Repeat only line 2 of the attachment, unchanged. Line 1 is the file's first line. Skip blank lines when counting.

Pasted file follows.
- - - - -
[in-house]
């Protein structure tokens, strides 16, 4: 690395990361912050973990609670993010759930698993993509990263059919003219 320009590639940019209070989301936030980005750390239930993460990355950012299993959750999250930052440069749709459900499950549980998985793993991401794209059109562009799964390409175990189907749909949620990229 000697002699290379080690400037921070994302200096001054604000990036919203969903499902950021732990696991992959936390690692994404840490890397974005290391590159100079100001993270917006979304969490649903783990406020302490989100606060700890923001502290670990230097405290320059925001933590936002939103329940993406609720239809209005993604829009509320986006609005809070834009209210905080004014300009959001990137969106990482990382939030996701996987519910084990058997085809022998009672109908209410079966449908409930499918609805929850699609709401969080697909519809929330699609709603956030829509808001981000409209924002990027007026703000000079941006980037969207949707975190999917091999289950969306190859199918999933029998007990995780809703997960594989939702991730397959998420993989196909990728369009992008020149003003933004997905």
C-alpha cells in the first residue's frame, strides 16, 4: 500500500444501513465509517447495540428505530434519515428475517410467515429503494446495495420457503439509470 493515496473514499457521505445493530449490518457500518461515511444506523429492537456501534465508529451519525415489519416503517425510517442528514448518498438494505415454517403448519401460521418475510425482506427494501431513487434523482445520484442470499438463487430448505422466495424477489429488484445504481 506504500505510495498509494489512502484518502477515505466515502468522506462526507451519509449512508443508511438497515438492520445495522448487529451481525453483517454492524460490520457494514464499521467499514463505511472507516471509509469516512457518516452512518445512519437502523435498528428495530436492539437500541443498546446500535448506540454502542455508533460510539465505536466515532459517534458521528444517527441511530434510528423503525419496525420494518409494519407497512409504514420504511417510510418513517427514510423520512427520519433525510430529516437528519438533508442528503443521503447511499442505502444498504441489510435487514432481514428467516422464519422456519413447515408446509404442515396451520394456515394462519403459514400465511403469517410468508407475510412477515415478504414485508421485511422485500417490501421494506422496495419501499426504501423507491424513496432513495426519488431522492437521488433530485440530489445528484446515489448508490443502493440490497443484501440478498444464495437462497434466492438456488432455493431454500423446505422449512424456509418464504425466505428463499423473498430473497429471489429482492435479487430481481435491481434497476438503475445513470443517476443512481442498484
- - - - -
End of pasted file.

């Protein structure tokens, strides 16, 4: 690395990361912050973990609670993010759930698993993509990263059919003219 320009590639940019209070989301936030980005750390239930993460990355950012299993959750999250930052440069749709459900499950549980998985793993991401794209059109562009799964390409175990189907749909949620990229 000697002699290379080690400037921070994302200096001054604000990036919203969903499902950021732990696991992959936390690692994404840490890397974005290391590159100079100001993270917006979304969490649903783990406020302490989100606060700890923001502290670990230097405290320059925001933590936002939103329940993406609720239809209005993604829009509320986006609005809070834009209210905080004014300009959001990137969106990482990382939030996701996987519910084990058997085809022998009672109908209410079966449908409930499918609805929850699609709401969080697909519809929330699609709603956030829509808001981000409209924002990027007026703000000079941006980037969207949707975190999917091999289950969306190859199918999933029998007990995780809703997960594989939702991730397959998420993989196909990728369009992008020149003003933004997905």